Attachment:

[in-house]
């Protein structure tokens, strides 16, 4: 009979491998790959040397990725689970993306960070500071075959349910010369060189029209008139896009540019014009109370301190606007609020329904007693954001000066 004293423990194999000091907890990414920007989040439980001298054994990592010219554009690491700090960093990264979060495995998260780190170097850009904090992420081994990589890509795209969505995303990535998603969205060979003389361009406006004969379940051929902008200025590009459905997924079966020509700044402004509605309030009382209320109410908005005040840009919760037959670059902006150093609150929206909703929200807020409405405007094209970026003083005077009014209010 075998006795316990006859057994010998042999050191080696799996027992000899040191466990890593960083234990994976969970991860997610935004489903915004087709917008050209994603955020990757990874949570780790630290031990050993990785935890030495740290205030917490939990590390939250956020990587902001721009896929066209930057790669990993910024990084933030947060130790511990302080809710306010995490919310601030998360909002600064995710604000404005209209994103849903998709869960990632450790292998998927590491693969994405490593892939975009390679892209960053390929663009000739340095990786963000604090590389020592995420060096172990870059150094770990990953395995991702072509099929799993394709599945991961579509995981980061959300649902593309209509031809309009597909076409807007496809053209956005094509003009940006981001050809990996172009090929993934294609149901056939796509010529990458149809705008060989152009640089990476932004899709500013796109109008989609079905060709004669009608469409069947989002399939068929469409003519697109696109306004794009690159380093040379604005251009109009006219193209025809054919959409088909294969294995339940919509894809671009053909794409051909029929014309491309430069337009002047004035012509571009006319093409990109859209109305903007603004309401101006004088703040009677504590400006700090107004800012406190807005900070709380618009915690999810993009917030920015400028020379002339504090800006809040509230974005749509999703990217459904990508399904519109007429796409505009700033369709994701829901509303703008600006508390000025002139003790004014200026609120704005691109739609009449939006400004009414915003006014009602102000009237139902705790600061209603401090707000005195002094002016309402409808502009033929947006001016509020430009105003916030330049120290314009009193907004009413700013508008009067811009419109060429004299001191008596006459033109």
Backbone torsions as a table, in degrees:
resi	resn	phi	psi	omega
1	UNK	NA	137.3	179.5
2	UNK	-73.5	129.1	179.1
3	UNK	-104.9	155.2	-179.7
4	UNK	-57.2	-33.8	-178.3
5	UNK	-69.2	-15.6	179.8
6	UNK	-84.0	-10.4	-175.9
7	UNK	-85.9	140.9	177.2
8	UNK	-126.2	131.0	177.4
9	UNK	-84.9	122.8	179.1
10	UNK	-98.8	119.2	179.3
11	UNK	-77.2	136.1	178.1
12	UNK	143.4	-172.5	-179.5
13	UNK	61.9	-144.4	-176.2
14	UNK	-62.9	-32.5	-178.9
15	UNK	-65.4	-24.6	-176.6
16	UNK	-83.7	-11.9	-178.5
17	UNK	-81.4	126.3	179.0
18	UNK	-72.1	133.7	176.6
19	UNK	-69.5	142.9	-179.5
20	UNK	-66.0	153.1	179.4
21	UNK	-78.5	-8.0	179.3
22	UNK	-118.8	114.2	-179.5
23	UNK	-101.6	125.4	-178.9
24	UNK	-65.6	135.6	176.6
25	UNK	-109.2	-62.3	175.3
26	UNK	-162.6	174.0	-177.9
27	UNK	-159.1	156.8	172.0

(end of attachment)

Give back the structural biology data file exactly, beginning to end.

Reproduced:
[in-house]
């Protein structure tokens, strides 16, 4: 009979491998790959040397990725689970993306960070500071075959349910010369060189029209008139896009540019014009109370301190606007609020329904007693954001000066 004293423990194999000091907890990414920007989040439980001298054994990592010219554009690491700090960093990264979060495995998260780190170097850009904090992420081994990589890509795209969505995303990535998603969205060979003389361009406006004969379940051929902008200025590009459905997924079966020509700044402004509605309030009382209320109410908005005040840009919760037959670059902006150093609150929206909703929200807020409405405007094209970026003083005077009014209010 075998006795316990006859057994010998042999050191080696799996027992000899040191466990890593960083234990994976969970991860997610935004489903915004087709917008050209994603955020990757990874949570780790630290031990050993990785935890030495740290205030917490939990590390939250956020990587902001721009896929066209930057790669990993910024990084933030947060130790511990302080809710306010995490919310601030998360909002600064995710604000404005209209994103849903998709869960990632450790292998998927590491693969994405490593892939975009390679892209960053390929663009000739340095990786963000604090590389020592995420060096172990870059150094770990990953395995991702072509099929799993394709599945991961579509995981980061959300649902593309209509031809309009597909076409807007496809053209956005094509003009940006981001050809990996172009090929993934294609149901056939796509010529990458149809705008060989152009640089990476932004899709500013796109109008989609079905060709004669009608469409069947989002399939068929469409003519697109696109306004794009690159380093040379604005251009109009006219193209025809054919959409088909294969294995339940919509894809671009053909794409051909029929014309491309430069337009002047004035012509571009006319093409990109859209109305903007603004309401101006004088703040009677504590400006700090107004800012406190807005900070709380618009915690999810993009917030920015400028020379002339504090800006809040509230974005749509999703990217459904990508399904519109007429796409505009700033369709994701829901509303703008600006508390000025002139003790004014200026609120704005691109739609009449939006400004009414915003006014009602102000009237139902705790600061209603401090707000005195002094002016309402409808502009033929947006001016509020430009105003916030330049120290314009009193907004009413700013508008009067811009419109060429004299001191008596006459033109």
Backbone torsions as a table, in degrees:
resi	resn	phi	psi	omega
1	UNK	NA	137.3	179.5
2	UNK	-73.5	129.1	179.1
3	UNK	-104.9	155.2	-179.7
4	UNK	-57.2	-33.8	-178.3
5	UNK	-69.2	-15.6	179.8
6	UNK	-84.0	-10.4	-175.9
7	UNK	-85.9	140.9	177.2
8	UNK	-126.2	131.0	177.4
9	UNK	-84.9	122.8	179.1
10	UNK	-98.8	119.2	179.3
11	UNK	-77.2	136.1	178.1
12	UNK	143.4	-172.5	-179.5
13	UNK	61.9	-144.4	-176.2
14	UNK	-62.9	-32.5	-178.9
15	UNK	-65.4	-24.6	-176.6
16	UNK	-83.7	-11.9	-178.5
17	UNK	-81.4	126.3	179.0
18	UNK	-72.1	133.7	176.6
19	UNK	-69.5	142.9	-179.5
20	UNK	-66.0	153.1	179.4
21	UNK	-78.5	-8.0	179.3
22	UNK	-118.8	114.2	-179.5
23	UNK	-101.6	125.4	-178.9
24	UNK	-65.6	135.6	176.6
25	UNK	-109.2	-62.3	175.3
26	UNK	-162.6	174.0	-177.9
27	UNK	-159.1	156.8	172.0